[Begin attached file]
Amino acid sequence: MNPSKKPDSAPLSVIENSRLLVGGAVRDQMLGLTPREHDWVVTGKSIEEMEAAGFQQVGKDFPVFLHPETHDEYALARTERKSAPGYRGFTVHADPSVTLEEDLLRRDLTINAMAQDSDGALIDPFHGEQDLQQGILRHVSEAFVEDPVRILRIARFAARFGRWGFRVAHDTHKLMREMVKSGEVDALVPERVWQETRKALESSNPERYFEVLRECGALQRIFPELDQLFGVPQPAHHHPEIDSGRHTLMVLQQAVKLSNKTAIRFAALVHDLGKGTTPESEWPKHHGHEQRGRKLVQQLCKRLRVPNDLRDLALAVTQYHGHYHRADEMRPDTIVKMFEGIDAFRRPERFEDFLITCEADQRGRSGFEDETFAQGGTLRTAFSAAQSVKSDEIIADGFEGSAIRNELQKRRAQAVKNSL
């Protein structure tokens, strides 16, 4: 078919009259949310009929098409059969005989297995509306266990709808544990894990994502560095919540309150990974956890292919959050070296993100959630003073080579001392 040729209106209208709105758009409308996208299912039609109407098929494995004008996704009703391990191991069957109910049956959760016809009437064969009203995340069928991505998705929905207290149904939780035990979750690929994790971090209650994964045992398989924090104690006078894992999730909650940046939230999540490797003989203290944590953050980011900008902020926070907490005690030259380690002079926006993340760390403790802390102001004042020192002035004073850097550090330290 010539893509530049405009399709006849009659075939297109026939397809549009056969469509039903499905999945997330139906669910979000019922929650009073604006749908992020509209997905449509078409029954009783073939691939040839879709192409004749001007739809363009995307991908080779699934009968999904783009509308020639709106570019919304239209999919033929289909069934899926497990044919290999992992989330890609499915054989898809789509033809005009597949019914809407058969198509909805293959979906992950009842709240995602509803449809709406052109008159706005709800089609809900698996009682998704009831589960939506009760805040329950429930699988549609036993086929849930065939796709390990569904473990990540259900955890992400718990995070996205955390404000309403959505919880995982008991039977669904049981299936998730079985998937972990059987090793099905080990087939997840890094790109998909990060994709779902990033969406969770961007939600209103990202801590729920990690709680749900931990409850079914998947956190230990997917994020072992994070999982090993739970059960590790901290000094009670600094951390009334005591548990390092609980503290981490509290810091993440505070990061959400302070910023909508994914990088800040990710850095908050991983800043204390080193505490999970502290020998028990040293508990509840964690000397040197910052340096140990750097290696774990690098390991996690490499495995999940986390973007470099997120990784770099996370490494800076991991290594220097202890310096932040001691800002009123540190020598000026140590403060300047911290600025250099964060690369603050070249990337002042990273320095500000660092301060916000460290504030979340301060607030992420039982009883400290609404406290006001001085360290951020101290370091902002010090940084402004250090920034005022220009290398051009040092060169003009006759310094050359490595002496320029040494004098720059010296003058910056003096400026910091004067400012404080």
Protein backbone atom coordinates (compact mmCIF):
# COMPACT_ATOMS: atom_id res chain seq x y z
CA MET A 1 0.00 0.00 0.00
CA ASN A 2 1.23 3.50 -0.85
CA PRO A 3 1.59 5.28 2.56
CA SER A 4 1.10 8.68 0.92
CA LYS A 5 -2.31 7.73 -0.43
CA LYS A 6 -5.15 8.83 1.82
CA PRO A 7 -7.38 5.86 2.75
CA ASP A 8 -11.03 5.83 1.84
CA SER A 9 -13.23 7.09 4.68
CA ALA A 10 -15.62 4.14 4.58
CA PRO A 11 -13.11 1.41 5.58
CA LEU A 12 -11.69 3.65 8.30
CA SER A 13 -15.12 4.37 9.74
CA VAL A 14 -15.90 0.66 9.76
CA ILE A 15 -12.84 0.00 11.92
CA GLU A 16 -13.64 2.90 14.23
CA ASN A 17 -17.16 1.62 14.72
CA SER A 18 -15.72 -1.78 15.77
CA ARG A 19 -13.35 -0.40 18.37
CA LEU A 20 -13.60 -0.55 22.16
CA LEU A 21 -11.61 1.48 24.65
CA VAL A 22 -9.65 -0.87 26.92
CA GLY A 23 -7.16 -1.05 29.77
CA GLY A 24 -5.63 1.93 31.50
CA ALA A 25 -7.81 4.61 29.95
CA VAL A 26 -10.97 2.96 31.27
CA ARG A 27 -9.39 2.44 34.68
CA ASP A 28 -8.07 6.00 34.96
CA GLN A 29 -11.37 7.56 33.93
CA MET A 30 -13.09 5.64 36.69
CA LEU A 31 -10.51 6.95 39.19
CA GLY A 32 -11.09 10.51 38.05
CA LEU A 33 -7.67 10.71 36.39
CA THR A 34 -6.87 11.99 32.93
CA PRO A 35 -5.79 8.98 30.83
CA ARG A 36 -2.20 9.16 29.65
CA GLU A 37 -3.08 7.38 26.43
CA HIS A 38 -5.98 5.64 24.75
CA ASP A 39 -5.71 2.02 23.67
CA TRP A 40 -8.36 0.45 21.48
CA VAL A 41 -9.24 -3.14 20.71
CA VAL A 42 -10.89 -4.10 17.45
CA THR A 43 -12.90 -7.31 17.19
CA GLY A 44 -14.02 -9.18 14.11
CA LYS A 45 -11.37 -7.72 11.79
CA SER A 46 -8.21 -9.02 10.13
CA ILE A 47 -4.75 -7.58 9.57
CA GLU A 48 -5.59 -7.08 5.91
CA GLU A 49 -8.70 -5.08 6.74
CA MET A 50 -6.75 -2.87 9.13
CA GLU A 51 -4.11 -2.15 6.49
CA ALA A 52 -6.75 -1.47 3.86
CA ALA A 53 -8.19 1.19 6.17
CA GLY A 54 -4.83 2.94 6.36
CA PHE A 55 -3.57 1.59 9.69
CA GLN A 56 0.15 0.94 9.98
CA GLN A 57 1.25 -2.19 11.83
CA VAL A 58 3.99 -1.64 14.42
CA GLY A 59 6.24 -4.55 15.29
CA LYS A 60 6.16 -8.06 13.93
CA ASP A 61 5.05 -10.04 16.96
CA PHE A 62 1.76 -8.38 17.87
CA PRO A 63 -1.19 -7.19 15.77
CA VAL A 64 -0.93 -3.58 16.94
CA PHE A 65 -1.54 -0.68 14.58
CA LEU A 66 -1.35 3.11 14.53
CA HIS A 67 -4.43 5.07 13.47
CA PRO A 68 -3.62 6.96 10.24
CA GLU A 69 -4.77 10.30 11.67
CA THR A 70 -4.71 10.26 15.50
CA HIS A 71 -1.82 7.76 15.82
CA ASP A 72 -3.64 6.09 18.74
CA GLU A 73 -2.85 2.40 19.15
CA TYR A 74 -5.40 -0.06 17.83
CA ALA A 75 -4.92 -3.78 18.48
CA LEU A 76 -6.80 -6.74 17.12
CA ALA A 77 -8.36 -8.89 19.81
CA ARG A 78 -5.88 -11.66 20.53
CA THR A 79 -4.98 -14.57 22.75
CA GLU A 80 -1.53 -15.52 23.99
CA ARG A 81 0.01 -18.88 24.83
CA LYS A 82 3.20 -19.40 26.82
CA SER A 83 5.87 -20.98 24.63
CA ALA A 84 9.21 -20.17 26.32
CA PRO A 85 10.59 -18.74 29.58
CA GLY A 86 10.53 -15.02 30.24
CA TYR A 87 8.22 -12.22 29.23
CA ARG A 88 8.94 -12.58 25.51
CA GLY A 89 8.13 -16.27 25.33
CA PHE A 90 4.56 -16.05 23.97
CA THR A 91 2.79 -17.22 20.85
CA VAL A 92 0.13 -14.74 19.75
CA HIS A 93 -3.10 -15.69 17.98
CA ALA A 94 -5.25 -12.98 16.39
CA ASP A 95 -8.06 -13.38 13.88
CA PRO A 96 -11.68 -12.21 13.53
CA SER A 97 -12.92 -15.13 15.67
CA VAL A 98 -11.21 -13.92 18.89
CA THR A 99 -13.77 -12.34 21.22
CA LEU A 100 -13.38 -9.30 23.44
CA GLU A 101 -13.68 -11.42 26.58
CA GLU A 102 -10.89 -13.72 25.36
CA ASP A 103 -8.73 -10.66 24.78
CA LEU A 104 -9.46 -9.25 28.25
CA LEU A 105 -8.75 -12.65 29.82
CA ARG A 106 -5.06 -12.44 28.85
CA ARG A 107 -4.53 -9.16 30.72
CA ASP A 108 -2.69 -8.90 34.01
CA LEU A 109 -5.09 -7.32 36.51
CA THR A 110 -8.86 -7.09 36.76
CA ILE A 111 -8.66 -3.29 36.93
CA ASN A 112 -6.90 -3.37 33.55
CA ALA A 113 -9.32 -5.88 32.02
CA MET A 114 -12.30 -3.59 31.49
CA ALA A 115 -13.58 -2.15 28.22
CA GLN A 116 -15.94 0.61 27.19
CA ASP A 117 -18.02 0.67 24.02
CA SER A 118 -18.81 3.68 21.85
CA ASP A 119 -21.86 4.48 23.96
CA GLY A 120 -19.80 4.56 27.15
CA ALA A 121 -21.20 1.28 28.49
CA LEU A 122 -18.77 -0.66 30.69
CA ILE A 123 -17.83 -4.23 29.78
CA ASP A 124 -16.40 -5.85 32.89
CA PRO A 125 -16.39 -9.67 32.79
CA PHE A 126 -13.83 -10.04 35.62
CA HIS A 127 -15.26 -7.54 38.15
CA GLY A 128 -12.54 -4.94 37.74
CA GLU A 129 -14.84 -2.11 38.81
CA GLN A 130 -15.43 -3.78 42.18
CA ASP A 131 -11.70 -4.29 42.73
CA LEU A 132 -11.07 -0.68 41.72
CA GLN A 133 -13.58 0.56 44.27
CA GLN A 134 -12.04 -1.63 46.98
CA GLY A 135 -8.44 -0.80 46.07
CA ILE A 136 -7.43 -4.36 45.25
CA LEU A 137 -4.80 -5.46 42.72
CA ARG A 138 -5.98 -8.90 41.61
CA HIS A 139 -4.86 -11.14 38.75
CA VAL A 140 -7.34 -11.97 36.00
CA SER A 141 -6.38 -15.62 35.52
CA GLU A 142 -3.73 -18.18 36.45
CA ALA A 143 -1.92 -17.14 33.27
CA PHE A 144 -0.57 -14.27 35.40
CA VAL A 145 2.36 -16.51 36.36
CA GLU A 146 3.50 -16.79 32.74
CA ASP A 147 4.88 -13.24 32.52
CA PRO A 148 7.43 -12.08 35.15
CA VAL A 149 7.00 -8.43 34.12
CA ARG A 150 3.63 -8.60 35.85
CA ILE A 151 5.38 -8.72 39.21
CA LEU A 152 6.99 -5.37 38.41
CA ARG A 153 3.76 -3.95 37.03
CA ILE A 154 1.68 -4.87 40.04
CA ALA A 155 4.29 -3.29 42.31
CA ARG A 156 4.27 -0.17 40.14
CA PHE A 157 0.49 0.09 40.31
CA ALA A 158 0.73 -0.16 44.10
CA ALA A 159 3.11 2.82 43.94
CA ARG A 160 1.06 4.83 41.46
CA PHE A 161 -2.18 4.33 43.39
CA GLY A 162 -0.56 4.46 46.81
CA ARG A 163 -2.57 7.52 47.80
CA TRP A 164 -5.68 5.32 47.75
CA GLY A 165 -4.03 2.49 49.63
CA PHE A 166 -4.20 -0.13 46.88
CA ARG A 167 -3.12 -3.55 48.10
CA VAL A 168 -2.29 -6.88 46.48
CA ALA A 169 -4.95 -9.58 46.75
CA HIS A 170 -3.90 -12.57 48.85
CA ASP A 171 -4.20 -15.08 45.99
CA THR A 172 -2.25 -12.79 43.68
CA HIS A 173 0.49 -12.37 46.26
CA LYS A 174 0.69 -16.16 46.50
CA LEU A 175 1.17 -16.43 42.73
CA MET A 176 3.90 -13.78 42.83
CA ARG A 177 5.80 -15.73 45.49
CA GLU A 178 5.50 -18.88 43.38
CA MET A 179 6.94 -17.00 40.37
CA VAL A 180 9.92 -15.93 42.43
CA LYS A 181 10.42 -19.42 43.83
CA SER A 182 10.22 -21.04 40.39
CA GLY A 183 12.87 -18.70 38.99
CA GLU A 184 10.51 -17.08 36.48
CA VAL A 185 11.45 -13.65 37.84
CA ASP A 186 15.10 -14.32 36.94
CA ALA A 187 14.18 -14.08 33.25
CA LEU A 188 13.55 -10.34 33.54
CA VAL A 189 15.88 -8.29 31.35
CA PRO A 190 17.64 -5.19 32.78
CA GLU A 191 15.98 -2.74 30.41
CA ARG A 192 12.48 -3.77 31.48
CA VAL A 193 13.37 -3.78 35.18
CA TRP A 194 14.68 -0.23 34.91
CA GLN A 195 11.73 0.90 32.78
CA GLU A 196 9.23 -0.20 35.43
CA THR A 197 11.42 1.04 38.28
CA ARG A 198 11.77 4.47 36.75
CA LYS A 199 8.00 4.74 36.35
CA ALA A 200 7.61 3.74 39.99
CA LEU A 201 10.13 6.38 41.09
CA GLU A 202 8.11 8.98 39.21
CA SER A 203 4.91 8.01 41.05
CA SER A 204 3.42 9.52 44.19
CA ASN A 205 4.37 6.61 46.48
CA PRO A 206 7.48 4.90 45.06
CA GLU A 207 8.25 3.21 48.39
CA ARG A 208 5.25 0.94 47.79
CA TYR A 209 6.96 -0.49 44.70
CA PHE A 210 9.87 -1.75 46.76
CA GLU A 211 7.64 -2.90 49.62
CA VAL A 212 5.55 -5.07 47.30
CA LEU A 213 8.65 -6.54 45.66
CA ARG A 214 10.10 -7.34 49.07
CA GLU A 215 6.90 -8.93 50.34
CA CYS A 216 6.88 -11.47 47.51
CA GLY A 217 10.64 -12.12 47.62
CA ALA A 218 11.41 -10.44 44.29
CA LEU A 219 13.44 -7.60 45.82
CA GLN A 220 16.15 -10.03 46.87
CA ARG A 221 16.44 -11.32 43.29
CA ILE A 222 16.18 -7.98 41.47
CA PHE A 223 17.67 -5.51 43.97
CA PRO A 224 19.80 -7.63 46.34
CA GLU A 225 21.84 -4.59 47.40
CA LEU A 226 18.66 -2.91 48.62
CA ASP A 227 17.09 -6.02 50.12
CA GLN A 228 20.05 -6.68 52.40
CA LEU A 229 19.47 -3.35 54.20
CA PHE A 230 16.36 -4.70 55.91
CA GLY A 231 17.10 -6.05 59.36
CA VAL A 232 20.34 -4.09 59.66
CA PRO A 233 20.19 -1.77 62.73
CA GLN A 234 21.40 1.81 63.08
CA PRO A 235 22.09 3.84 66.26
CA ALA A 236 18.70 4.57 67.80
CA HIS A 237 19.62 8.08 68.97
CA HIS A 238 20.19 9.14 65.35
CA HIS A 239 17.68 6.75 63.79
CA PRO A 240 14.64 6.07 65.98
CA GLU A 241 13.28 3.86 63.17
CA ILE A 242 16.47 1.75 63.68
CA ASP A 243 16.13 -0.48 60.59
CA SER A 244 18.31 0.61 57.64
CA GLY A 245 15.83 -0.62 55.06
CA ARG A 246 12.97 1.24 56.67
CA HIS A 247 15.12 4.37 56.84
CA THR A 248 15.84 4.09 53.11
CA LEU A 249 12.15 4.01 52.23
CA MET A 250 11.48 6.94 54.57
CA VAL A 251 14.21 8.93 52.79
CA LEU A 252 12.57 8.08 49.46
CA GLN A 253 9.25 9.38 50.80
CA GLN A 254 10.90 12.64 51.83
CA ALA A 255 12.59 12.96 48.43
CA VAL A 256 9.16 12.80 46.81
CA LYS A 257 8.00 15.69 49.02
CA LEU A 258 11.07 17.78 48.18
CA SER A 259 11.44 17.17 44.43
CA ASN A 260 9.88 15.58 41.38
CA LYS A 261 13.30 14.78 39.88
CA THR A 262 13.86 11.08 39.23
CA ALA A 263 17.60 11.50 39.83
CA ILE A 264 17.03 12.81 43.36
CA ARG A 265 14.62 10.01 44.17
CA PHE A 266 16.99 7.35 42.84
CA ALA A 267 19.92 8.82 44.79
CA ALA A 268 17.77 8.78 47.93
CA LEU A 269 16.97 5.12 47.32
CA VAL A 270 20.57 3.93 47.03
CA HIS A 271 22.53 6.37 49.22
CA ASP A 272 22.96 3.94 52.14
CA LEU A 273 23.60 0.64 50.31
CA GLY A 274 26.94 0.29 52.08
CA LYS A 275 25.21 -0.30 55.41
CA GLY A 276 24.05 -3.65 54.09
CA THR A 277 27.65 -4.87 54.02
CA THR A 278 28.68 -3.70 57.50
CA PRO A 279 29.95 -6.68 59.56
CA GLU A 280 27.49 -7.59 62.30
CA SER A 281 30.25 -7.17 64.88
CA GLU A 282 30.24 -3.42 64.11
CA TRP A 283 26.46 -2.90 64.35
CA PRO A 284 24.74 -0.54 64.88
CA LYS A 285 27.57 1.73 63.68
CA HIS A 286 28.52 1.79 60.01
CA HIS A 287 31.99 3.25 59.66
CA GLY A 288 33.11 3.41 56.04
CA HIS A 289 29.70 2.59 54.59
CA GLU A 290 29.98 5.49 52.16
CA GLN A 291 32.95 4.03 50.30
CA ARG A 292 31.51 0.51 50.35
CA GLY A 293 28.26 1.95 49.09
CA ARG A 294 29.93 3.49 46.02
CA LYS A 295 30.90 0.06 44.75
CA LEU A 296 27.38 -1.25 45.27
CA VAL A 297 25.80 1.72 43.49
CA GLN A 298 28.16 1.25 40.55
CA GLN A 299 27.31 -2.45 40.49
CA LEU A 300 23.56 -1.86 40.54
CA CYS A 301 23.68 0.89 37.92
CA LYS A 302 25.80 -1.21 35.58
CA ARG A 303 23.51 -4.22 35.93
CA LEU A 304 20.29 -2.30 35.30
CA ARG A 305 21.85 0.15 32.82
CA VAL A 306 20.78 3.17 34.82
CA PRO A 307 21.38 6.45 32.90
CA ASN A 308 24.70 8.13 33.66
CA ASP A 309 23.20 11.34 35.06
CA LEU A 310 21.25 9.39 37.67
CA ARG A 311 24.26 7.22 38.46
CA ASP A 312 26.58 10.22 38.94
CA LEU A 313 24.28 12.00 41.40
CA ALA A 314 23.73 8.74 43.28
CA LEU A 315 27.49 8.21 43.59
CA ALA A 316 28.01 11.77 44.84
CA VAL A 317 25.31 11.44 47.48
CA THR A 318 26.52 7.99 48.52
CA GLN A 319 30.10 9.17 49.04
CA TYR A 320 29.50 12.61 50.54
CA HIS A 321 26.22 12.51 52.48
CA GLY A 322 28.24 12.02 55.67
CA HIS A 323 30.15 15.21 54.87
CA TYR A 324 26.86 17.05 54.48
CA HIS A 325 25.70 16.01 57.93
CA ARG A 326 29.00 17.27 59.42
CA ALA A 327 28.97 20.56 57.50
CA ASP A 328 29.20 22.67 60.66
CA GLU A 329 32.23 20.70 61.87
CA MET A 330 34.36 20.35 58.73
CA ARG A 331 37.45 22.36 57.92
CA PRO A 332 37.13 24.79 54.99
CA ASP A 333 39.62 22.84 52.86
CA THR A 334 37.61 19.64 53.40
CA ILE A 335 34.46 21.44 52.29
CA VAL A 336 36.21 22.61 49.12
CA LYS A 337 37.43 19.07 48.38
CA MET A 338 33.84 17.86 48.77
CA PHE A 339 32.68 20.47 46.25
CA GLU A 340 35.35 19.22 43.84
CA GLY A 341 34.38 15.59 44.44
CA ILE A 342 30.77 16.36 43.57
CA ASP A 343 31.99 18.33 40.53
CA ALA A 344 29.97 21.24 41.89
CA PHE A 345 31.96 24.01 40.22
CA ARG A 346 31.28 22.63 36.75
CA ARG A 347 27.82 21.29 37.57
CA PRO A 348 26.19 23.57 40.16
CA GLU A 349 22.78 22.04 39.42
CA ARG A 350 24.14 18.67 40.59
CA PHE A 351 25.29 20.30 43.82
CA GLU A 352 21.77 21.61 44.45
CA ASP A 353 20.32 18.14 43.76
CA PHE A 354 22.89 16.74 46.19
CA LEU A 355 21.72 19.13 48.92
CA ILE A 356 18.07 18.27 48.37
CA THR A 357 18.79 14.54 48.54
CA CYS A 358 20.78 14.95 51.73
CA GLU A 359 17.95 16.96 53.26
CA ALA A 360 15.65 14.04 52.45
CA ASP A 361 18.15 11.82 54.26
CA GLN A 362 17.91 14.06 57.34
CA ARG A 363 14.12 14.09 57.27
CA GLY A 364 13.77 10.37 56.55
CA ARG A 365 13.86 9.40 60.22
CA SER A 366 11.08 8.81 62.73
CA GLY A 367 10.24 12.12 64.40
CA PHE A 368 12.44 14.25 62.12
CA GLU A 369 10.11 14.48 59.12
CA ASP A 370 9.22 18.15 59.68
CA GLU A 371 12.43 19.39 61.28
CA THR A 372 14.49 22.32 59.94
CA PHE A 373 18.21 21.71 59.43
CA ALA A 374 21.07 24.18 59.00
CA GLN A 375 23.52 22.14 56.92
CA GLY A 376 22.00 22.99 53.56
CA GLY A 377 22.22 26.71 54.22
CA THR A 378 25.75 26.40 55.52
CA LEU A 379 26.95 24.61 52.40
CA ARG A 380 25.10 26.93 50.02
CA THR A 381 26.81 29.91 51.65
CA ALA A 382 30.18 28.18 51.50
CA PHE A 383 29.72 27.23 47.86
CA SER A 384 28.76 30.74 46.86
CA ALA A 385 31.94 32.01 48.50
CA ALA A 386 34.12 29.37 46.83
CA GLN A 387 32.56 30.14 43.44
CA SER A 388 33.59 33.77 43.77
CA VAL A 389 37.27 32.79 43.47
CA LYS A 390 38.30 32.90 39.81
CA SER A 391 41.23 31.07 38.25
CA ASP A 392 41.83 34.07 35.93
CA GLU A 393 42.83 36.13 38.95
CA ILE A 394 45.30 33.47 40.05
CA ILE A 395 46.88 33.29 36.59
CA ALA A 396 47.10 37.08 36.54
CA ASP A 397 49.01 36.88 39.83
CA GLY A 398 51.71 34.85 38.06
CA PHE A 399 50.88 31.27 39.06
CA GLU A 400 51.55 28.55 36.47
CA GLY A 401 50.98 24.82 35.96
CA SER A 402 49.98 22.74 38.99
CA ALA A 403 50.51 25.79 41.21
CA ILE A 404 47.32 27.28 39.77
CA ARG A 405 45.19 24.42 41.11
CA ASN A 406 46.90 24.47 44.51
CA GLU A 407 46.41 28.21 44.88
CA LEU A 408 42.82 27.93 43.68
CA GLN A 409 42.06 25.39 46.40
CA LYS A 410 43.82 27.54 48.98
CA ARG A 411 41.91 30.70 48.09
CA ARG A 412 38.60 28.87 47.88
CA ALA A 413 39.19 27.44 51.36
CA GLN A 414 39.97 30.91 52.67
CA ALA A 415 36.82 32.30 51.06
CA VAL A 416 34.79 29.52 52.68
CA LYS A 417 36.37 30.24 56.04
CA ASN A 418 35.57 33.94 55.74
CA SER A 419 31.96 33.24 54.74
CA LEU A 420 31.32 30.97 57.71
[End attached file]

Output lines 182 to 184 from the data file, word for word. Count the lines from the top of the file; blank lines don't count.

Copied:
CA GLU A 178 5.50 -18.88 43.38
CA MET A 179 6.94 -17.00 40.37
CA VAL A 180 9.92 -15.93 42.43